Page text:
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How many times has IAF changed its roundel? New book on Indian armed forces has it all

Written by Group Captain Anurakshat Gupta and his team, ‘Naam, Namak, Nishan 2’ features over 200 questions for readers as it explores trivia related to armed forces.

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New Delhi: From sporting red-white-blue colours of the British Union Jack to abandoning the colours in 1942, the roundel of the Indian Air Force (IAF) has undergone multiple changes. What was the reason for these changes?

Penguin’s new armed forces quiz book ‘Naam, Namak, Nishan 2’ tells us that the Indian Air Force was flying missions against the Japanese in World War II in the Burma theatre.

The red and white roundel (a circular disc used as a symbol) was similar to the one on Japanese aircraft. The book says that post-Independence, the Royal Indian Air Force, sported the Ashoka Chakra on its roundel until India became a republic in January 1950. It was after the ‘Royal’ was dropped from the air force that the current tricolour roundel adorned air assets.

Revealing another interesting fact in a question-and-answer format, the book says that Ramgarh in Jharkhand — the Regimental Centre of Punjab and Sikh regiments — has the graves of 667 Chinese soldiers. During World War II, 30,000 Chinese soldiers of General Slim’s ‘X force’ were trained and equipped by the Americans at Ramgarh to fight the Japanese in the Burma theatre.

Co-authored by a group of ‘quizzer doctors’ Air Cmde (Dr) Anurakshat Gupta, Surg Lt Cdr (Dr) Hitesh Mahato, Dr Anmol Dhawan, Flt Lt (Dr) Arnabh Sengupta and Dr Sagnik Sarkar, the book looks to connect the Indian armed forces to more topics and that too in an interactive way.

Among several of its nuggets on military history, there is one on the Shanghai Municipal Police (SMP), when it was active in the years 1854–1943. According to the book, boasting diversity in its ranks, the SMP employed Chinese, Japanese, and Europeans. From 1884, it also included the Sikhs from India.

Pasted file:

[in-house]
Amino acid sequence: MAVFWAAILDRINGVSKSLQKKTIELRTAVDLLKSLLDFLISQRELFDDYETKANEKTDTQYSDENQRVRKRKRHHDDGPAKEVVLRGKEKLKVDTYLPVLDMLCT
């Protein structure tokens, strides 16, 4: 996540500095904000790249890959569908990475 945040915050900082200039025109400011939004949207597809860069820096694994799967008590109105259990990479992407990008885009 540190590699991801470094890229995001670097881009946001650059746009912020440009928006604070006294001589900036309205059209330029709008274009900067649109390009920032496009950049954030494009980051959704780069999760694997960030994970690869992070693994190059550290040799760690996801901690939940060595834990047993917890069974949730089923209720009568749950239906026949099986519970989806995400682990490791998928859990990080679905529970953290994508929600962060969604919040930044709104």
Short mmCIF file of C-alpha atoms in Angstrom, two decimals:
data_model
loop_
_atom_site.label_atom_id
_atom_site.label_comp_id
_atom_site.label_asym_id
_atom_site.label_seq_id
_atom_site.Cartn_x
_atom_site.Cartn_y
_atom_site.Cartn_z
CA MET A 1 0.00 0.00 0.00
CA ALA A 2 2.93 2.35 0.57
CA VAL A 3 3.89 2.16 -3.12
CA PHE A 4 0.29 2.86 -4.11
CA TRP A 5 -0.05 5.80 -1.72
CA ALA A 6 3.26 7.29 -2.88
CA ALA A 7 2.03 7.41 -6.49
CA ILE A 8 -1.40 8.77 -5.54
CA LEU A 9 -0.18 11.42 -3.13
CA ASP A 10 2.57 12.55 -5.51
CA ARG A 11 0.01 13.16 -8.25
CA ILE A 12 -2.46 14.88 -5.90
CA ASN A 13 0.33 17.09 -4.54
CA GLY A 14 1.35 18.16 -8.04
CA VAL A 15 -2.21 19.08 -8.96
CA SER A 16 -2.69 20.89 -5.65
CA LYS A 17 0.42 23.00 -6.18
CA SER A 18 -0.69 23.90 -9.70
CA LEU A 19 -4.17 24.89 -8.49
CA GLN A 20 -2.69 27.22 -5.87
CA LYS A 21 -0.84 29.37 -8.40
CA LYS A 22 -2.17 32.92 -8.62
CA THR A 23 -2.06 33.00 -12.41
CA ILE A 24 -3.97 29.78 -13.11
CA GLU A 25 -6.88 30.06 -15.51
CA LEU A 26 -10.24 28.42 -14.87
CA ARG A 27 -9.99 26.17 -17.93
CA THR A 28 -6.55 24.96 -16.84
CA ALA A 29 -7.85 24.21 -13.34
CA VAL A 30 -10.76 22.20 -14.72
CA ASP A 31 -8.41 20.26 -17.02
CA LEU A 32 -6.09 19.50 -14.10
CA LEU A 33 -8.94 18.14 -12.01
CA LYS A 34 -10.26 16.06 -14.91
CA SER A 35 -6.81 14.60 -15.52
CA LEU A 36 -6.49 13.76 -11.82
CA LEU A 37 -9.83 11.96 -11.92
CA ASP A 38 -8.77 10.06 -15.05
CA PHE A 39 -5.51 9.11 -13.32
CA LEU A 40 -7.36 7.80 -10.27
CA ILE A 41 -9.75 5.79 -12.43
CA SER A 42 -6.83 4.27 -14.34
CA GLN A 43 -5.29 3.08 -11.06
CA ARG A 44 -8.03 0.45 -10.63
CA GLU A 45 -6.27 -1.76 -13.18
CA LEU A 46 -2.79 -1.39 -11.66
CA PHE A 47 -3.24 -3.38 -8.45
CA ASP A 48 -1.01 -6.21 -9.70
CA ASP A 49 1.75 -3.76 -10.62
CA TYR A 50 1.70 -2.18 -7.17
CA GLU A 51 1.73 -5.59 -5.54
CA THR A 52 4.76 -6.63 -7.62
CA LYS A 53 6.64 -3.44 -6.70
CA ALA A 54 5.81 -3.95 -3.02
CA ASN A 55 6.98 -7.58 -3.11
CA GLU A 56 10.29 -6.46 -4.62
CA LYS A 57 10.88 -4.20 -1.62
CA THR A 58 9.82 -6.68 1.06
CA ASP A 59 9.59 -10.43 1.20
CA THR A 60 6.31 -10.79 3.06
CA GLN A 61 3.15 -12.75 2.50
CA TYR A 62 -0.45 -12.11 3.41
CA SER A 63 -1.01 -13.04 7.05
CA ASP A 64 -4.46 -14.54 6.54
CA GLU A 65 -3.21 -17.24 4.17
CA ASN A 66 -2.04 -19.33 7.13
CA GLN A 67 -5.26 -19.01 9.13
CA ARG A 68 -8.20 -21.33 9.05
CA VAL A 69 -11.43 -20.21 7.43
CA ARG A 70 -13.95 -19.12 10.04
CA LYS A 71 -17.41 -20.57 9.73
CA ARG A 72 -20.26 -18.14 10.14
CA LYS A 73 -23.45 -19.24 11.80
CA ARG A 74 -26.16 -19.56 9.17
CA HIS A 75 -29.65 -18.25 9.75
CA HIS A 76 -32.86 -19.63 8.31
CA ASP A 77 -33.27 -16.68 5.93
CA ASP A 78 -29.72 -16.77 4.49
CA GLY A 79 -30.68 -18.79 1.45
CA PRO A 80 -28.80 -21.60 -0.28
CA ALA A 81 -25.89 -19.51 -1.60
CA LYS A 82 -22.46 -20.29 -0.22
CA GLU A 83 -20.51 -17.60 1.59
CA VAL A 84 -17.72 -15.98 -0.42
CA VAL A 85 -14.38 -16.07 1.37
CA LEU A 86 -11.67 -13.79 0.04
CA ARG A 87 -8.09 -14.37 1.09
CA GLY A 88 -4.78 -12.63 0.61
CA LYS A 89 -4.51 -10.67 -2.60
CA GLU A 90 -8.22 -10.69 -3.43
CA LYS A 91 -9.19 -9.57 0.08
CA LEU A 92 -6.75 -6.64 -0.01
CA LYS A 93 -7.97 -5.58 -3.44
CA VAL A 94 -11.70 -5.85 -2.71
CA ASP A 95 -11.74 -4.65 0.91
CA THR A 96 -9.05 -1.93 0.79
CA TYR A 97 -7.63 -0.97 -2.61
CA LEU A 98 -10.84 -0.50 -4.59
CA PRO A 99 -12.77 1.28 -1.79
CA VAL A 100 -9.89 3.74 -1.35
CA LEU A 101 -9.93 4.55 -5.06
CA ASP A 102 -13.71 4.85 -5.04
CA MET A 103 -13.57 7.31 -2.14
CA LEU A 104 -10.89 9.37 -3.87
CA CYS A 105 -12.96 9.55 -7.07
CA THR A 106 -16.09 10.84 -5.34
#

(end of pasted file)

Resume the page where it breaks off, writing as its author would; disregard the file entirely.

Giving the details, the book says that the SMP had the motto ‘All joined as one’ to signify its diversity. “The Sikh branch of the SMP came into existence in 1884. By 1920, there were 573 Sikhs in this branch. The Shanghai Gurudwara was established in 1908 and was visited by Shri Rabindranath Tagore in 1924. Many of the Sikhs went on to join the INA in support of Netaji Subhas Chandra Bose, when the SMP was disbanded in 1943,” it adds.

In a question to readers, the book asks which operation on 1 May 1945 featured the only use of Indian paratroopers in World War II when a Gurkha battalion was dropped on to Elephant Bay? “It might remind one of a Transylvanian count,” the book says, giving a hint.

The right answer is ‘Operation Dracula’. Launched during the race to secure Rangoon in World War II, it pit two commanders, Admiral Mountbatten and General Slim, against each other.

“After the Indian 50th Para Brigade had secured Elephant Bay, a massive fleet of the Royal Navy and Royal Indian Navy (RIN) carrying the 26th Indian Division landed on the banks of Rangoon River, which was the longest passage in history of amphibious ops without gun support,” the book adds.

Owing to the Japanese resistance at Pegu, it says, Gen Slim’s attempt to capture Rangoon via the land route was aborted.

Among various other interesting bits, the book also talks about how on 11 November 1942, Indian minesweeper HMIS Bengal escorting a Dutch tanker to Diego Garcia in the Indian Ocean took on two Japanese raiders “ten times its size and twenty times its firepower”, making it the “most decorated engagement” for the Royal Indian Navy in World War II.

The 1,000-tonne HMIS Bengal was fitted with a 12-pound gun. It sank one of the two 10,000-tonne raiders equipped with four six-inch guns each and damaged the other without any casualties.

(Edited by Tony Rai)


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